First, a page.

Judge Walker ordered the parties to further brief the court and to answer the following question:
Does the retroactive immunity statute give the DOJ unfettered authority, thereby, in effect giving it the power to make law - which is the sole province of the legislative branch of government?
(ibid). In essence congress can't say to the president, "you make the laws", and if it did so in this retroactive immunity case, then that statute is unconstitutional.

In the final analysis, Judge Walker must decide not whether anyone or any company is above the law, but whether or not congress can lift them that high.
The bleep goes on in the 207th year now.


  1. RE NoBama vs. Bush: Meet the new boss, same as the old boss

    RE the law in general: It's all political and can be interpreted to say whatever an interest group, political party, or whomever is exercising power at the moment WANTS it to say.

    The GOP's current strategy to defund family planning and abortions is also an ingenious approach to something they've had their sights set on for years but have not YET been able to manage.

    The bottom line: the law is increasingly viewed as a means to an end, which is exactly what happens when it becomes overtly politicized and practiced by an elite group of over educated plutocrats. It's not for nothing that the law is largely incomprehensible to the common man and that protection under the law has become unaffordable for most; that was the plan all along.

  2. The Pentagon is all aTwitter about a Rolling Stone article that outs psyops on senators.

    I think it may have been leaked to neutralize the fact that massive psyops take place as a matter of course.

    This leak will take some of the sting off the real story of massive psyops on a regular basis.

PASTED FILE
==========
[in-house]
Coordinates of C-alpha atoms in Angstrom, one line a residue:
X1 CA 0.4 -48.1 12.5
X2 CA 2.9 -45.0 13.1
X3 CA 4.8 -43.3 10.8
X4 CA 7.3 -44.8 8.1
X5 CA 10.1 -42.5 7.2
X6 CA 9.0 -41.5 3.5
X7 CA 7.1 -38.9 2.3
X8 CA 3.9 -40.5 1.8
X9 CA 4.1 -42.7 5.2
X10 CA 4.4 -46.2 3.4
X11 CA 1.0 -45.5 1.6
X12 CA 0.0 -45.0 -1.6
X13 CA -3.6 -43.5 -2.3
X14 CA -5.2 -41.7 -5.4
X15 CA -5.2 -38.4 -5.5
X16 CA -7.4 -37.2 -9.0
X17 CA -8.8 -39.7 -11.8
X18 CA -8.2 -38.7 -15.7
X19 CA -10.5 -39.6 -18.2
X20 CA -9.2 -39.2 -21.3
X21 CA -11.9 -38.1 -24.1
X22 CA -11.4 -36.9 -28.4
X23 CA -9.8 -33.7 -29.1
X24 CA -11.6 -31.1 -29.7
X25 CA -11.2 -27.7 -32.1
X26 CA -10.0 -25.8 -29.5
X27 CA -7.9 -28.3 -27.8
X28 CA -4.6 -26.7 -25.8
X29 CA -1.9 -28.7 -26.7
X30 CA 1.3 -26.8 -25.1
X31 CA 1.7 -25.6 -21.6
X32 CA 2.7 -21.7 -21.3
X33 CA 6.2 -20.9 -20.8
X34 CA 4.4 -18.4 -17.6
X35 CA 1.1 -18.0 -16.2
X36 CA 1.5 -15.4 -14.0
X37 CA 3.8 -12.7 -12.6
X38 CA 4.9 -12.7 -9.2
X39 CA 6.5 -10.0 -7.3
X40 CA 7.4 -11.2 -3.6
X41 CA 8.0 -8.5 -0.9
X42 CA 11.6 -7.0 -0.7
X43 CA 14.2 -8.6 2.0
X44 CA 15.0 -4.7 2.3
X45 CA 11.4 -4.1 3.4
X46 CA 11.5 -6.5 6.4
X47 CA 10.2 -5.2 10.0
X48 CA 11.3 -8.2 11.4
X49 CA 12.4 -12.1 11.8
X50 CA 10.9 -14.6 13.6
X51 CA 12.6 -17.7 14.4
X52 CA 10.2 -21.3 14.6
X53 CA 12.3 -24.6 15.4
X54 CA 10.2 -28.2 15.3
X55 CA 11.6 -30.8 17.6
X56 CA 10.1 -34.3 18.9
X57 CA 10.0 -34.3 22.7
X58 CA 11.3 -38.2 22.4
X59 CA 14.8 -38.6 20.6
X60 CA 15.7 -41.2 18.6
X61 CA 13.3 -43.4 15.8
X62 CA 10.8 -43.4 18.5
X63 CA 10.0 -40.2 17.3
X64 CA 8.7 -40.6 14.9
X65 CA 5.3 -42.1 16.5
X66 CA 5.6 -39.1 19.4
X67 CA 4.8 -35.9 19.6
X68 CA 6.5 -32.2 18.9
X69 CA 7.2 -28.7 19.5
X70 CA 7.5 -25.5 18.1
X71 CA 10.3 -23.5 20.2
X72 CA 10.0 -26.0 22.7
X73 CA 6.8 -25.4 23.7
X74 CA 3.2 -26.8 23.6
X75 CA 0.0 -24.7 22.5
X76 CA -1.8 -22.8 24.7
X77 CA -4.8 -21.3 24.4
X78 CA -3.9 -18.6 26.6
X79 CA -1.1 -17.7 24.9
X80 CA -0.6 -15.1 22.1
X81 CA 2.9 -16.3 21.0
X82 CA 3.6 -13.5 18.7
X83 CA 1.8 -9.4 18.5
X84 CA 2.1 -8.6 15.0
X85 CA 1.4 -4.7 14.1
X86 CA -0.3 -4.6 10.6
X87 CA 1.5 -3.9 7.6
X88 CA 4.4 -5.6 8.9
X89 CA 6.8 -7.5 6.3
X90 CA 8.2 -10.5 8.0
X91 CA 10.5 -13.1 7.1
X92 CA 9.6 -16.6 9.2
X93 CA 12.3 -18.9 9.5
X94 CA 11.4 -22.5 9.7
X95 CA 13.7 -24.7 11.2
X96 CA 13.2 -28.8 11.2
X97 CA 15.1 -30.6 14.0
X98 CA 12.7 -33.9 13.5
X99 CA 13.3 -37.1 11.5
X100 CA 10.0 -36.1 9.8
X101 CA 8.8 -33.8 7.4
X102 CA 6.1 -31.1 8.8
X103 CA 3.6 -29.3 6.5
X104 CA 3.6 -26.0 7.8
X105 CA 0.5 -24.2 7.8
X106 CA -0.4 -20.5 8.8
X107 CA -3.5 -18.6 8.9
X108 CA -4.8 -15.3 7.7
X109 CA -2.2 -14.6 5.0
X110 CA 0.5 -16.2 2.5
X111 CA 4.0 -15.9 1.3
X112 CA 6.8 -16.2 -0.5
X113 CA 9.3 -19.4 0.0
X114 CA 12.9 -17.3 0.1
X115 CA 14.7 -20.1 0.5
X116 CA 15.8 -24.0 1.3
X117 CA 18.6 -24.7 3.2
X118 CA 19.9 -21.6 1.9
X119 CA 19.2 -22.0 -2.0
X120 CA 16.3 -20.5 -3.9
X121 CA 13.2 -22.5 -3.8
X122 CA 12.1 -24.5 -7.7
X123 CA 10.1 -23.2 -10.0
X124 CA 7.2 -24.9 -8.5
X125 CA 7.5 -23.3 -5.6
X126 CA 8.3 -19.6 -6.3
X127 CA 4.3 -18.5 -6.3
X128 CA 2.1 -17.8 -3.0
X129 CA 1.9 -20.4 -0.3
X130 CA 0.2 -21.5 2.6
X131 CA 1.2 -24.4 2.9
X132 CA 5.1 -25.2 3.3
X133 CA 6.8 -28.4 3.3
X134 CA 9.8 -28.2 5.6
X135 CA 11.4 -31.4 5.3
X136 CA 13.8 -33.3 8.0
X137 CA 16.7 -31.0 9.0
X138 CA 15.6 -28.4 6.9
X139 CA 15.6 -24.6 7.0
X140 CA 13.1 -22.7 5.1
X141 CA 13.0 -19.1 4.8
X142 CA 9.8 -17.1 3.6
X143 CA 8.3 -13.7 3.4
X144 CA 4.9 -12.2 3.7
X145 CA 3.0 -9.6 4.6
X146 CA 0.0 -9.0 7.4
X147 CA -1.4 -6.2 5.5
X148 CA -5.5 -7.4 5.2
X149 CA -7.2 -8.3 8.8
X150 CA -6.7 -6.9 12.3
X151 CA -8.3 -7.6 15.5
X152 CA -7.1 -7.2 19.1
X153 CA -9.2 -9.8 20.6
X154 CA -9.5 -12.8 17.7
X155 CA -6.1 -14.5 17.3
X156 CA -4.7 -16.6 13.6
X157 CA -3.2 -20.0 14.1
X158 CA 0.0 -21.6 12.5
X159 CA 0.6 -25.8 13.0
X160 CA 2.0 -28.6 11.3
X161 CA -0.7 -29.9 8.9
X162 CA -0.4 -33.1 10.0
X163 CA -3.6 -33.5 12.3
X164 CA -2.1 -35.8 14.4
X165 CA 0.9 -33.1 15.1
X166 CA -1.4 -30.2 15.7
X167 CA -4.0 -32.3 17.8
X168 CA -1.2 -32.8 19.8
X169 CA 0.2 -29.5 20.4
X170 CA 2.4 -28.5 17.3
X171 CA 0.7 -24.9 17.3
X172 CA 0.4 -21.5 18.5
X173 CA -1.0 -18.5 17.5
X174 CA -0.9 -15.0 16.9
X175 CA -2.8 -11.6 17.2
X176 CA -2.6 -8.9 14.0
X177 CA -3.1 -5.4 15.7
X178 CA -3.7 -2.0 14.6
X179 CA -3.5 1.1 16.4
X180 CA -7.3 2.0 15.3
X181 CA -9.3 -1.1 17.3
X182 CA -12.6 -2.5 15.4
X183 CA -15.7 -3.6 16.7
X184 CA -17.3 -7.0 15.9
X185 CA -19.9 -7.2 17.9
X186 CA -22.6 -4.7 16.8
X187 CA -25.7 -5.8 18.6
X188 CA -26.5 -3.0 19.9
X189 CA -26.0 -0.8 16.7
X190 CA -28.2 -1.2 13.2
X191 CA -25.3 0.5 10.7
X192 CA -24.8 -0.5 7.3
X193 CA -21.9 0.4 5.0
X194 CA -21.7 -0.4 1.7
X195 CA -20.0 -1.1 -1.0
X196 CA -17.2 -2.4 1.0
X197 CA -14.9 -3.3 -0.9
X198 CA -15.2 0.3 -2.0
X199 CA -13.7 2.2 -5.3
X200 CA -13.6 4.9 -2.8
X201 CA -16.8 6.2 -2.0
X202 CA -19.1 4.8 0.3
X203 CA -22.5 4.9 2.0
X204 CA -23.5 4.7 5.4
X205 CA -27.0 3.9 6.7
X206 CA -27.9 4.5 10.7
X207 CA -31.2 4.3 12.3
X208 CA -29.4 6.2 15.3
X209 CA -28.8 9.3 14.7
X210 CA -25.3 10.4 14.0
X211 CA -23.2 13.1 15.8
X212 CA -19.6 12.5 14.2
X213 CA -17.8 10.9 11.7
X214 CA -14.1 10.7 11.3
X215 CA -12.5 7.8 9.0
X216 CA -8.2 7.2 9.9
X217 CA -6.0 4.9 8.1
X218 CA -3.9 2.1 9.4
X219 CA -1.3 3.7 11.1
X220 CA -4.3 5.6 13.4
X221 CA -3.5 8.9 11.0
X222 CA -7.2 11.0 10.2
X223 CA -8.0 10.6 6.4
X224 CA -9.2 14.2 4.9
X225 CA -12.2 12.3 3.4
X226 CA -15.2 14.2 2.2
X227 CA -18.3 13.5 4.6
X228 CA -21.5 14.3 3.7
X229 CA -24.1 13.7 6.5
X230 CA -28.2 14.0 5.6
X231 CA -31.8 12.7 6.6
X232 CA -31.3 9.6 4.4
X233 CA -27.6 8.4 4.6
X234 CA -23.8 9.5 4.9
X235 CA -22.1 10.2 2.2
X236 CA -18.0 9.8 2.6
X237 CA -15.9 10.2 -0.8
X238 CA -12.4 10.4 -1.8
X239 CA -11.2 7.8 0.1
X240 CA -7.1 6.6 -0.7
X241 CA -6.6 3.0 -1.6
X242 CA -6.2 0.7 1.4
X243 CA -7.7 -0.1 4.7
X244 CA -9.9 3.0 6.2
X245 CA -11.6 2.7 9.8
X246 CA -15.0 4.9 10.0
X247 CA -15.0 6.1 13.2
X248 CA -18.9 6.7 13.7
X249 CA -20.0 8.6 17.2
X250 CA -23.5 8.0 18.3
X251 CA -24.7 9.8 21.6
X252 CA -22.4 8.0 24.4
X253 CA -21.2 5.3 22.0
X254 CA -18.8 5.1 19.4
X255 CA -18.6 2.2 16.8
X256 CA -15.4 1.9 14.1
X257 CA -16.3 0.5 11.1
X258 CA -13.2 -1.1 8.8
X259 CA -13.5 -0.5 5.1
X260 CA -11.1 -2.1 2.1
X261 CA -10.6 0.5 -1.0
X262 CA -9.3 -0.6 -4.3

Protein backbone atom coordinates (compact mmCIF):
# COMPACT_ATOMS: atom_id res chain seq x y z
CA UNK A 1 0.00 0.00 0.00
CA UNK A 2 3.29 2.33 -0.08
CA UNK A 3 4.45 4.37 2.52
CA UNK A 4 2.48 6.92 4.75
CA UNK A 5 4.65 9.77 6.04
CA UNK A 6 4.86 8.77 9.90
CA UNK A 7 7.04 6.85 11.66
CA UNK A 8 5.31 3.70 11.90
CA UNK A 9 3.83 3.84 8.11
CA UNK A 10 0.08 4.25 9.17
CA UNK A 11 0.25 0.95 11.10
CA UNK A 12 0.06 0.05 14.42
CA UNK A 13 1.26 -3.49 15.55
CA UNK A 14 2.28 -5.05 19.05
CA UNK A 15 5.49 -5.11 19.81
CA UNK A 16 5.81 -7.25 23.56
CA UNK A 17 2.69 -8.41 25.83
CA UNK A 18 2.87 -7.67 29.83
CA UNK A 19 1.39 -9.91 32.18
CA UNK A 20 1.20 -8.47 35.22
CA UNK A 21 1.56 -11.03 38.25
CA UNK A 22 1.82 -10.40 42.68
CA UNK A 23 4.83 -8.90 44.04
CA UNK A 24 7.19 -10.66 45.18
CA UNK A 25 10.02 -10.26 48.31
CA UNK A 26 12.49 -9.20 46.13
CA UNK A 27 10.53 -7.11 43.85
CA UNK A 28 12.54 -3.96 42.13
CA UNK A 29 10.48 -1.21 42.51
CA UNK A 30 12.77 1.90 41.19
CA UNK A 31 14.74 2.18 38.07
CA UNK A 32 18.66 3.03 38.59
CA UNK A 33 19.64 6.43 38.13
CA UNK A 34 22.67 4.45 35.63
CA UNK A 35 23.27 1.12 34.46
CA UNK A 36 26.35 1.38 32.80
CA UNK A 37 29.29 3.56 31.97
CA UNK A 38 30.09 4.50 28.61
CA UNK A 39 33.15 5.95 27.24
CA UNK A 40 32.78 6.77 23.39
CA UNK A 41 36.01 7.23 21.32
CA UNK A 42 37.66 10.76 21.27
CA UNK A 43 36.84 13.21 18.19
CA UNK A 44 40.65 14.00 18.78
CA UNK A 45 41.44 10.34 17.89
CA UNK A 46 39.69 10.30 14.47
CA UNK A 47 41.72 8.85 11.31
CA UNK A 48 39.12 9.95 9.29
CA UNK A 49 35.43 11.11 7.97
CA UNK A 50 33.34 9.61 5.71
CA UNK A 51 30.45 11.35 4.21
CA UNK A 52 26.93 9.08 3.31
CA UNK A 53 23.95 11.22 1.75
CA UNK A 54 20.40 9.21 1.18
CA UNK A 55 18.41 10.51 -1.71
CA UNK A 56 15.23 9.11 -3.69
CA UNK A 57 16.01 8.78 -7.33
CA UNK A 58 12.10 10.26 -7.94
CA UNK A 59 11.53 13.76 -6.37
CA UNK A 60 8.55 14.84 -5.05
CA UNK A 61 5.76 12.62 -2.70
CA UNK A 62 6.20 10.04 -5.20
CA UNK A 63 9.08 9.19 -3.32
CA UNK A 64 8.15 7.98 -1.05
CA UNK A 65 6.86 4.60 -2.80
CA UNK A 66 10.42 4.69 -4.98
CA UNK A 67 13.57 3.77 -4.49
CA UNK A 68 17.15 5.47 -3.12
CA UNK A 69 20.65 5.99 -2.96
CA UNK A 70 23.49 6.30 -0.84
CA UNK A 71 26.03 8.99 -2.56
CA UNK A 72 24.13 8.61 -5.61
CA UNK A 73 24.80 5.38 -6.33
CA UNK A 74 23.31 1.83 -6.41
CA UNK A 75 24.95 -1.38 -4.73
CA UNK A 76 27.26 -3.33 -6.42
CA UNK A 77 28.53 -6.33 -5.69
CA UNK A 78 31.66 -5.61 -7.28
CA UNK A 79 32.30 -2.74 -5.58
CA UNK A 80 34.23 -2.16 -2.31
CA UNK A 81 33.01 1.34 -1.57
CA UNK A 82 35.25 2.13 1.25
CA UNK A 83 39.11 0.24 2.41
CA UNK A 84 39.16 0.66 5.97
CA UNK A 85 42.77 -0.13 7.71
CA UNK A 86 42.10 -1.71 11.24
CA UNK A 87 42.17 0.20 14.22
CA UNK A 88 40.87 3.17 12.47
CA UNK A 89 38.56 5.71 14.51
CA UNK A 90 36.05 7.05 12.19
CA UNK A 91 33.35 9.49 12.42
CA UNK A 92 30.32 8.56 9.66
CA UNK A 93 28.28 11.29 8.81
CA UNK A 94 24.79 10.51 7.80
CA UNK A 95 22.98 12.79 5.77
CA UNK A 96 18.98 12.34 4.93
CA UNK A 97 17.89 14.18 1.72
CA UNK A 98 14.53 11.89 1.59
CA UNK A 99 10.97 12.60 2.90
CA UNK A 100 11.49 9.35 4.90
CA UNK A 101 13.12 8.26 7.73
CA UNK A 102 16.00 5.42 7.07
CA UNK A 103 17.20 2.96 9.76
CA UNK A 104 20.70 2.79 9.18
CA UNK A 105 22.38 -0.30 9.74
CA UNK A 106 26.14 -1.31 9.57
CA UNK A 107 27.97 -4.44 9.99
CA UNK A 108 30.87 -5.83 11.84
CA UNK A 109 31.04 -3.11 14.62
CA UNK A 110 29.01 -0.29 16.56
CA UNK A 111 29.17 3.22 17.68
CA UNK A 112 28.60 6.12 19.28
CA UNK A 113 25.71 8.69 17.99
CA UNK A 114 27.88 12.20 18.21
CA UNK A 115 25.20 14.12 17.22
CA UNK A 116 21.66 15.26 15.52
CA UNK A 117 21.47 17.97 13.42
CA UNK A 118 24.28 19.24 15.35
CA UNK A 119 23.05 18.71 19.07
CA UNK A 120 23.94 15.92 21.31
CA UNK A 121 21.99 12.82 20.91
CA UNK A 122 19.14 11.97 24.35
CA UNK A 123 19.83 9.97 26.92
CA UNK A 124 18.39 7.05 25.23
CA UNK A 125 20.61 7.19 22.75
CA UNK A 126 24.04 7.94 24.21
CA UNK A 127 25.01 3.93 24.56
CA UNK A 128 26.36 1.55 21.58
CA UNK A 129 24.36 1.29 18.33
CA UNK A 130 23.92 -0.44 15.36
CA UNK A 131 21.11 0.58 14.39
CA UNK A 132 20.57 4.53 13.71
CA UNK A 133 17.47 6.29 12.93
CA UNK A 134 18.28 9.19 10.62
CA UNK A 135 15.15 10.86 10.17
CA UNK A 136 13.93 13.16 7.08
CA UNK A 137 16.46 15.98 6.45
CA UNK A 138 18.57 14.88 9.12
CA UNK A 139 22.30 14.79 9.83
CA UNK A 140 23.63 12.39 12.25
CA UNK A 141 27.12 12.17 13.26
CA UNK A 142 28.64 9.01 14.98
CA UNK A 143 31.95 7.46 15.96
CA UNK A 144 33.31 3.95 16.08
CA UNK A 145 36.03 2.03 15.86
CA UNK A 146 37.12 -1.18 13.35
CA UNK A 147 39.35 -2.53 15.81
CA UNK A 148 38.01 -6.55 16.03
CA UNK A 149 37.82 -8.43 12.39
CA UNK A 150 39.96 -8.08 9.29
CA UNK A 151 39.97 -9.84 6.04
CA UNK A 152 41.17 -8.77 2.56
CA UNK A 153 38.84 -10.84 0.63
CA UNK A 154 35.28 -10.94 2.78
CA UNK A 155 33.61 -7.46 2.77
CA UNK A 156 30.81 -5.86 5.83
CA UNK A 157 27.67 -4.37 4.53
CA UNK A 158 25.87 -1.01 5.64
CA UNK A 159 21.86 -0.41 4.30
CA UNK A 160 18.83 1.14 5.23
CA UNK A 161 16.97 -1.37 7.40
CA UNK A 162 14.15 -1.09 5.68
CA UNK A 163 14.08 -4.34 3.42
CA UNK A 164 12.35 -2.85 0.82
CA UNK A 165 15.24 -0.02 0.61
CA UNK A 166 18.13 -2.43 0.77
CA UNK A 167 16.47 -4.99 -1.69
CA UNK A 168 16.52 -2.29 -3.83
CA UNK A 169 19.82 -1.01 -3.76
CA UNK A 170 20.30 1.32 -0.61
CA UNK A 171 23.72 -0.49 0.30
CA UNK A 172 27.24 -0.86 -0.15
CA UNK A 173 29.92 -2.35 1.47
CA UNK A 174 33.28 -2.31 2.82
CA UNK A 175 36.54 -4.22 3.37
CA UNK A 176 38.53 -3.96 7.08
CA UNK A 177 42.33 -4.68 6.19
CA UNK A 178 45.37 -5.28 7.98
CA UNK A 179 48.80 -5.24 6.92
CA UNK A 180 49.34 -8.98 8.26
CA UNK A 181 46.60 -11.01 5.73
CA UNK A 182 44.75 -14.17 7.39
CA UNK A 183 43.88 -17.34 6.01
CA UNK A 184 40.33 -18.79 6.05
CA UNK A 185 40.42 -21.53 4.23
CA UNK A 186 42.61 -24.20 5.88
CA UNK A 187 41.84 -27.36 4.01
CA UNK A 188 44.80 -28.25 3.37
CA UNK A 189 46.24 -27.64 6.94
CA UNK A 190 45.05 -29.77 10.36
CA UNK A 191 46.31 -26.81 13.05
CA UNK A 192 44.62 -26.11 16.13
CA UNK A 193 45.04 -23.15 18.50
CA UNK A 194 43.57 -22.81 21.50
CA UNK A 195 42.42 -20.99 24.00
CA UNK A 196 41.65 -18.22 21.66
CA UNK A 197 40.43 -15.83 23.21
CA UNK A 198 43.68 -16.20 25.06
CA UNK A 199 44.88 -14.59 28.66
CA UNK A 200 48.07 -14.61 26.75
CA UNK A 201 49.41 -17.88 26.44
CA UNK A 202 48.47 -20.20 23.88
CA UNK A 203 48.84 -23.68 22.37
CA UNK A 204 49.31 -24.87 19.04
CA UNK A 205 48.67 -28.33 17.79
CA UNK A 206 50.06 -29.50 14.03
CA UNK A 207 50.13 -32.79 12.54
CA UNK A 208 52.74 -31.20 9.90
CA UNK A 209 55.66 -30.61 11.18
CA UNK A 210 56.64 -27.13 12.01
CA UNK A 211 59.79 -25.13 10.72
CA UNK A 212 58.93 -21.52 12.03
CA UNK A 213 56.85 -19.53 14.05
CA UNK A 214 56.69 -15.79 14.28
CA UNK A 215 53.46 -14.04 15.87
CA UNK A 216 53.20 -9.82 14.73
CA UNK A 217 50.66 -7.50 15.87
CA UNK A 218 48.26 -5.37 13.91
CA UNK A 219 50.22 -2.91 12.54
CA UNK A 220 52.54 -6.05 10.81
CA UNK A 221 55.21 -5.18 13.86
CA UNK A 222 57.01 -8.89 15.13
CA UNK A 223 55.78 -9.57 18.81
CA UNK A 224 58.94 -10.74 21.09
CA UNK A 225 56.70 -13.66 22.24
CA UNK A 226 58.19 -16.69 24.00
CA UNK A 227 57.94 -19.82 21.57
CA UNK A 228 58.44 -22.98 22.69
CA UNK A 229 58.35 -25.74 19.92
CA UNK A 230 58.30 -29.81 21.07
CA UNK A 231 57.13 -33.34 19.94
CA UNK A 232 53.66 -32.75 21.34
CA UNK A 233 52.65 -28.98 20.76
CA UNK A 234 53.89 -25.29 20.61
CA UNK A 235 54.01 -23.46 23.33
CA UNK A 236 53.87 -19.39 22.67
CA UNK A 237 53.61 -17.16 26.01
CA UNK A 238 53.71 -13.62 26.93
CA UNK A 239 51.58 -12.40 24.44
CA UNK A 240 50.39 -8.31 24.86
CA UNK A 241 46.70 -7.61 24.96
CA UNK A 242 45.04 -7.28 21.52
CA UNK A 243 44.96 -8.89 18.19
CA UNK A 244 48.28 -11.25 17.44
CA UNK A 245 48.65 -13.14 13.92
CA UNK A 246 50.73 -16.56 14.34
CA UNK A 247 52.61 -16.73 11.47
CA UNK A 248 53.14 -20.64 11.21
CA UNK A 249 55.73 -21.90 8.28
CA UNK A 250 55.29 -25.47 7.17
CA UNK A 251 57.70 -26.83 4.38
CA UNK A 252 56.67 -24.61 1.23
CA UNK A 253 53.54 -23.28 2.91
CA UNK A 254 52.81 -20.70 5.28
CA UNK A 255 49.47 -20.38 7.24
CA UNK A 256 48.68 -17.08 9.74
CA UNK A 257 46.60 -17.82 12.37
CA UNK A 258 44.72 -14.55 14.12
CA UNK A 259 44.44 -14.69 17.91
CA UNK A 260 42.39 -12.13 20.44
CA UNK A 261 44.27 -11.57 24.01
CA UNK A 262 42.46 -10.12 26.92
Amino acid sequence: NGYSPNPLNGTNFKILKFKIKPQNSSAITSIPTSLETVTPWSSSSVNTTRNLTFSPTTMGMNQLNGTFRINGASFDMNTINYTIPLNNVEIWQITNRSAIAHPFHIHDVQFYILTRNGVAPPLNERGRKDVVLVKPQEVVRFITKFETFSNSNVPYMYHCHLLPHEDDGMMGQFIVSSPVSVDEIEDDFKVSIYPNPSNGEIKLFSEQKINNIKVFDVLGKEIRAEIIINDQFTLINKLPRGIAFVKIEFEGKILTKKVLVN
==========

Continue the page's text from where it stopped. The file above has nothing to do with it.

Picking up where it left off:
A Dredd Blog post on the issue is Psyops Psyche! ...

    Anyway, it is good to get some of this out to ma and pa ...

  3. Lawyers also have an effect on how the law is made and decided in the courts.

    An article in the Stanford Law Review details one survey.

  4. Psyops is really just a form of extreme marketing, and in that respect, is viewed as just another legitimate form of "opinion shaping." Marketing - it's what makes the capitalist world go 'round.

  5. Bankruptcy courts will get busy when oil breaks a record by July:

    $150 bbl Oil By July

    (and when states can file bankruptcy) if the neoCons in congress get their way.

  6. Could be much higher than that even if TSHTF in earnest. I don't even think I'd call a major supply disruption a black swan event anymore, as it's entirely foreseeable and only a matter of when.

  7. disaffected,

    It is likely that the Iraq oil we seized will be touted as a wise move at some point in time.

  8. Randy,

    In short order it's likely that any drop we can get our hands on will be touted as a wise move. The risk levels are inching higher daily now, and most people are blissfully (and willingly) unaware of how little needs to go wrong in the current environment for the domino effect of disaster to begin. Global capitalism has increased our risk exponentially, and the subsequent fascist deregulation enabled kleptocracy has removed all the safe guards and safety nets that might have ameliorated its effects.

    I'm watching an HBO special called 'Reagan' as we speak, so forgive me while my blood boils. And he was one of the relatively SANE ONES!

    We are indeed all f***ed, and in quite short order I'm afraid.